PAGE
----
What Processes Are Organizations Changing
During a recent poll to find out more about what's actually going on in the world of process change, we asked a simple question: What kind of business process change is your organization focused on? And we offered three choices for response:
- small, incremental changes;
- major process redesigns; or
- transformations that change everything about the way your organization does business.
As we would have expected, most organizations (70 percent) are focused on incremental changes. This is the kind of work needs to be done constantly, to keep existing processes up to date and effective. It's often done by the manager and the employees involved in executing the process. This is the kind of thing that Six Sigma and the simpler versions of Lean are designed to accomplish.
Twenty percent of our respondents said that their organizations were focused on Process Redesign, which we define as an effort to make a major change in an existing process—the kind you might make when you redesign a process to solve major cost problems or to eliminate the use of one software system and to install another.
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Finally 10 percent of our respondents said their organizations were engaged in business process transformation—changes that Hammer described with his phrase, “starting with a blank sheet of paper and reimagining how work should be done.”
Redesign is usually done by a team of process change people and often done in parallel: the existing process continues to operate while a revised process is created. Similarly transformation projects usually involve not only process change professionals, but numbers of senior managers.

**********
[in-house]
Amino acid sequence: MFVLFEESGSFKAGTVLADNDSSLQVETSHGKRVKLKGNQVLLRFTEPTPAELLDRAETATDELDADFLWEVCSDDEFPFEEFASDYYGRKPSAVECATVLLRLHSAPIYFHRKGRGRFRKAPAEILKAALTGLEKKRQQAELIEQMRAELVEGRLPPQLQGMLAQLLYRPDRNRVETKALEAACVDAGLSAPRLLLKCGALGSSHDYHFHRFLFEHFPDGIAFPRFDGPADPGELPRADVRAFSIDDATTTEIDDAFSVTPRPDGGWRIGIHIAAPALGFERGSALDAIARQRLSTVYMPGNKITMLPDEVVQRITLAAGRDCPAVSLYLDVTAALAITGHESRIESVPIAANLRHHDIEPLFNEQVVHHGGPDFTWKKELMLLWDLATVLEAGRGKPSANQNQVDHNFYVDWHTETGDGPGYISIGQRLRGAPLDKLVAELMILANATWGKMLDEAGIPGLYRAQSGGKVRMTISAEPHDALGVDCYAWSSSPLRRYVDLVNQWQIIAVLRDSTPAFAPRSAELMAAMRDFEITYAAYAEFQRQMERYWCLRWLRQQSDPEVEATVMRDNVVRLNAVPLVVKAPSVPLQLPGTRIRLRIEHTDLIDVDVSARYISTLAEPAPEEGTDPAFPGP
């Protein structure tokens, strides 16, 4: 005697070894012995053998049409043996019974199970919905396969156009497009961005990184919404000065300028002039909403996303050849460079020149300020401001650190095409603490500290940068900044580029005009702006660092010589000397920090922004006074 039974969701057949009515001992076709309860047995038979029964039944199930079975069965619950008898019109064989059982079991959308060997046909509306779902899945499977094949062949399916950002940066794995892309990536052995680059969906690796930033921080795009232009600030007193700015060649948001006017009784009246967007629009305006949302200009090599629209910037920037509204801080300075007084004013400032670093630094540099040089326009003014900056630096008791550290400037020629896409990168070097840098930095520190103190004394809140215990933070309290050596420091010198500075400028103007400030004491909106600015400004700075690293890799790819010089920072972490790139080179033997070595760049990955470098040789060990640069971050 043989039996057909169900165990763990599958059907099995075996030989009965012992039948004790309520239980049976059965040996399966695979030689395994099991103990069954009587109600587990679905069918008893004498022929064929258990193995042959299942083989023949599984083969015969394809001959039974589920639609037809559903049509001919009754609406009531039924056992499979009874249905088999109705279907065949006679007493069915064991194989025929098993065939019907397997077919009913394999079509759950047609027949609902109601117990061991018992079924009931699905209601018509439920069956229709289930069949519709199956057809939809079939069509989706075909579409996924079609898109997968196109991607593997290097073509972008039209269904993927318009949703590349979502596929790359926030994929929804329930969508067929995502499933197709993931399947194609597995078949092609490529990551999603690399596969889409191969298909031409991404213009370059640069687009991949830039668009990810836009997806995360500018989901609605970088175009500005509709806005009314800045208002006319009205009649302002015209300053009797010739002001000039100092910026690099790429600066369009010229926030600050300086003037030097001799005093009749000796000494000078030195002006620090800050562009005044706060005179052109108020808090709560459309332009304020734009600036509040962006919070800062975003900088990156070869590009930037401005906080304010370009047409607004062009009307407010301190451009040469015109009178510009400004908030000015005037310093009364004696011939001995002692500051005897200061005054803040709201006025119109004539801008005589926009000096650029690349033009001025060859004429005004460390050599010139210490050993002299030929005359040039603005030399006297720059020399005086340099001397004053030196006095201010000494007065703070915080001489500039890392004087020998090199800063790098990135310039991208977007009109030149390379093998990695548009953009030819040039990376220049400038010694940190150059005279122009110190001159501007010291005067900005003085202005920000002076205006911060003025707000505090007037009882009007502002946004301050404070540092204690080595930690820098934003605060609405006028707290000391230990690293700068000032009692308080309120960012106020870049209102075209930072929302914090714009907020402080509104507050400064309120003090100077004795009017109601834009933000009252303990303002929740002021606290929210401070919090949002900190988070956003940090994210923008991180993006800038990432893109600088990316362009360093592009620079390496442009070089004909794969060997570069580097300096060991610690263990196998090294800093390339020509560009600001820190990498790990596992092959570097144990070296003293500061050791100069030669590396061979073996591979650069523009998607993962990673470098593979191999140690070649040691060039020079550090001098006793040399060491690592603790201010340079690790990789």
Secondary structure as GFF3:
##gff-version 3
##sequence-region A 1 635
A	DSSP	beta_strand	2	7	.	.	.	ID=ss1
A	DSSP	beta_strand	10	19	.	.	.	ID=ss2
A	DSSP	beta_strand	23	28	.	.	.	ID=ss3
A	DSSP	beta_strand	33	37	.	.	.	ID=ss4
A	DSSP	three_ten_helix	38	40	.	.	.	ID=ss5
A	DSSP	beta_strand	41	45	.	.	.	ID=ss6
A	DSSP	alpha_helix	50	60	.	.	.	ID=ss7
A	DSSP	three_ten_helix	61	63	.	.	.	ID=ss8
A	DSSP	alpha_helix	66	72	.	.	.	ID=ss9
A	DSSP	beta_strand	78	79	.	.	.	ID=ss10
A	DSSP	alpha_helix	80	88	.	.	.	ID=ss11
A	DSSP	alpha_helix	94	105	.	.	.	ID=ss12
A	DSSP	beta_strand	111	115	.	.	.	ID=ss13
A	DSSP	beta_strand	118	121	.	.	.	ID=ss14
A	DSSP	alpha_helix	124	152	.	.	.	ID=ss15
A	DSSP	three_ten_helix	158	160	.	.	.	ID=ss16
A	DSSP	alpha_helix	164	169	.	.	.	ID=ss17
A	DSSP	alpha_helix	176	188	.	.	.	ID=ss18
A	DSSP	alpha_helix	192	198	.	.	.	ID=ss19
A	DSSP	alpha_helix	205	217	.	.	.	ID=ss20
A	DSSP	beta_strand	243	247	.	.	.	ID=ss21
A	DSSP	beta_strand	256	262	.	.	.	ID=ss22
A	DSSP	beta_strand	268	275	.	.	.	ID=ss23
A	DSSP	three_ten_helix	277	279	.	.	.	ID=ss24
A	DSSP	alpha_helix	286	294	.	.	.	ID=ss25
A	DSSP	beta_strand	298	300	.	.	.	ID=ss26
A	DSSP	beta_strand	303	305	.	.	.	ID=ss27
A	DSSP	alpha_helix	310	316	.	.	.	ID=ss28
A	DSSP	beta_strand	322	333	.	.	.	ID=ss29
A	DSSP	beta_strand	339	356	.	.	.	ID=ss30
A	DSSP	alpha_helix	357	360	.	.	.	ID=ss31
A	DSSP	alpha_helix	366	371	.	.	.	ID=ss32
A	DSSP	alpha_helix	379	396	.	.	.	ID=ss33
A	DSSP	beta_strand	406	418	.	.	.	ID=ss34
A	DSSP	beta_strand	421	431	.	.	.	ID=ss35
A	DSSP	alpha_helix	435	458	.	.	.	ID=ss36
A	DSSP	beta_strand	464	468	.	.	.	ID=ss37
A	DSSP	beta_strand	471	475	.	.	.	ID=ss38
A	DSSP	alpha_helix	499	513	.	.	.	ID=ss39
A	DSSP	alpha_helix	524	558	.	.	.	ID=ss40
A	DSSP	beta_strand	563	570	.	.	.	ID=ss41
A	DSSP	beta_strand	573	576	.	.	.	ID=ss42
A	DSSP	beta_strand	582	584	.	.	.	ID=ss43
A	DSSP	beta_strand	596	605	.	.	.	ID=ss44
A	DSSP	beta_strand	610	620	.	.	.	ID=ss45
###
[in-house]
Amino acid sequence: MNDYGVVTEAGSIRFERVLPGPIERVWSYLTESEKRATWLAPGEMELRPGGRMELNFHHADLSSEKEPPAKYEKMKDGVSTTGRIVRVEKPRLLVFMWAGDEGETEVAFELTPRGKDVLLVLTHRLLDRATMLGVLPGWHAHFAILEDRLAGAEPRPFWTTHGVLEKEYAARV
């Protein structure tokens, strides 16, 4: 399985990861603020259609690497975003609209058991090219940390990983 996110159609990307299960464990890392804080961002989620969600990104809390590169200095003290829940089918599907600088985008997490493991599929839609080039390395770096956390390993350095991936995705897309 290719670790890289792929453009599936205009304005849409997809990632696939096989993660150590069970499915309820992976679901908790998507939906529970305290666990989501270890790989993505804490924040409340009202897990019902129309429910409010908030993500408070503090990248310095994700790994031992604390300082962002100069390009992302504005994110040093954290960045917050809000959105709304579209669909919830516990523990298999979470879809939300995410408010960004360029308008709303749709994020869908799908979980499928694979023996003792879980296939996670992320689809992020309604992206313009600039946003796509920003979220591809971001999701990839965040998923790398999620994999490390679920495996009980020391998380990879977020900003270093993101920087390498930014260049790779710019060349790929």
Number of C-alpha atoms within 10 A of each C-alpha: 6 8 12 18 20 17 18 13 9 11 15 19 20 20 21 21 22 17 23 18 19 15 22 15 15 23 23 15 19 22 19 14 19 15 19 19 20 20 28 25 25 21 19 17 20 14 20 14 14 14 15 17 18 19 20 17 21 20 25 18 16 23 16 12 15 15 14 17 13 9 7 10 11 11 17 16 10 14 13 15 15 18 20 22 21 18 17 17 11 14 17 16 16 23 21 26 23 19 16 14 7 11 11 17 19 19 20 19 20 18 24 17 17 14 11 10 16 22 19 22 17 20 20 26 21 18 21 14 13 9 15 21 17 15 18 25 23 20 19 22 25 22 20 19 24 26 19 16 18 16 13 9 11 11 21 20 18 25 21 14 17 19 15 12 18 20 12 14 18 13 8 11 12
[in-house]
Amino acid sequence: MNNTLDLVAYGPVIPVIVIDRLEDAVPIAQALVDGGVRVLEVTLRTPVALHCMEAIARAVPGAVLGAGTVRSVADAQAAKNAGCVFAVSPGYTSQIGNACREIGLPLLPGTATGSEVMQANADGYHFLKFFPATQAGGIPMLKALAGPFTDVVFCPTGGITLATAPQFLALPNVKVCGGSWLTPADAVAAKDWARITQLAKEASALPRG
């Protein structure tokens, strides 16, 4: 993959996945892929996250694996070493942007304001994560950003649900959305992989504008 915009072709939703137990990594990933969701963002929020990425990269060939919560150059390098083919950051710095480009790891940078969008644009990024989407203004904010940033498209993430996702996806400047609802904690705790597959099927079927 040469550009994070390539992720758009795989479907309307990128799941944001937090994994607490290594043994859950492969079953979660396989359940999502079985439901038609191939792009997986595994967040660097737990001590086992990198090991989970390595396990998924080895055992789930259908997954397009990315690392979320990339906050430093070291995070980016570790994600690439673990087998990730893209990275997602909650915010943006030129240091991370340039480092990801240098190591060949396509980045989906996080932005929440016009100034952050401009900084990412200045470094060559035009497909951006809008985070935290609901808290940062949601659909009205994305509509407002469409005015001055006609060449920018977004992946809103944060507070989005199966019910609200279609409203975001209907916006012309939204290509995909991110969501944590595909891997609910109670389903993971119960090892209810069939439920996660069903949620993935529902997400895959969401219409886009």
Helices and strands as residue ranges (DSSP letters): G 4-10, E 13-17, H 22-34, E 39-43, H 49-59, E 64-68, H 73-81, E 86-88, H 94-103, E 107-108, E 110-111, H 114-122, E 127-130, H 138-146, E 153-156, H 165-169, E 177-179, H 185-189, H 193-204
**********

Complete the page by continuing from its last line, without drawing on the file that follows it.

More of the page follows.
These three approaches to process reflect phases in the lifecycle of process work at any company. Occasionally, new processes need to be created as the organization decides to offer a new service or get into a new line of business. Occasionally an existing process needs to be radically changed to accommodate a major and disruptive technology change or to remain appropriate for a changing market. More commonly, when processes need to be changed, it can be done with redesign. An existing process is given a major update to keep it current and to take advantage of the latest process techniques. Decisions are automated with business rules software, or made more easily available by shifting data to the cloud. And, in all cases, the employees who work on processes on a day by day basis should be looking for more productive ways of doing things—the little innovations that save incremental amounts of money, but are so important to keeping any process up-to-date and efficient.
Every large organization needs to maintain the people and resources to accomplish these different process change tasks. Managers and employees need training for process improvement work, process practitioners need training on process redesign techniques, and management needs the occasional update on what is involved in effective business transformation. And, ideally, there needs to be some center of process excellence where all these capabilities are nurtured and maintained.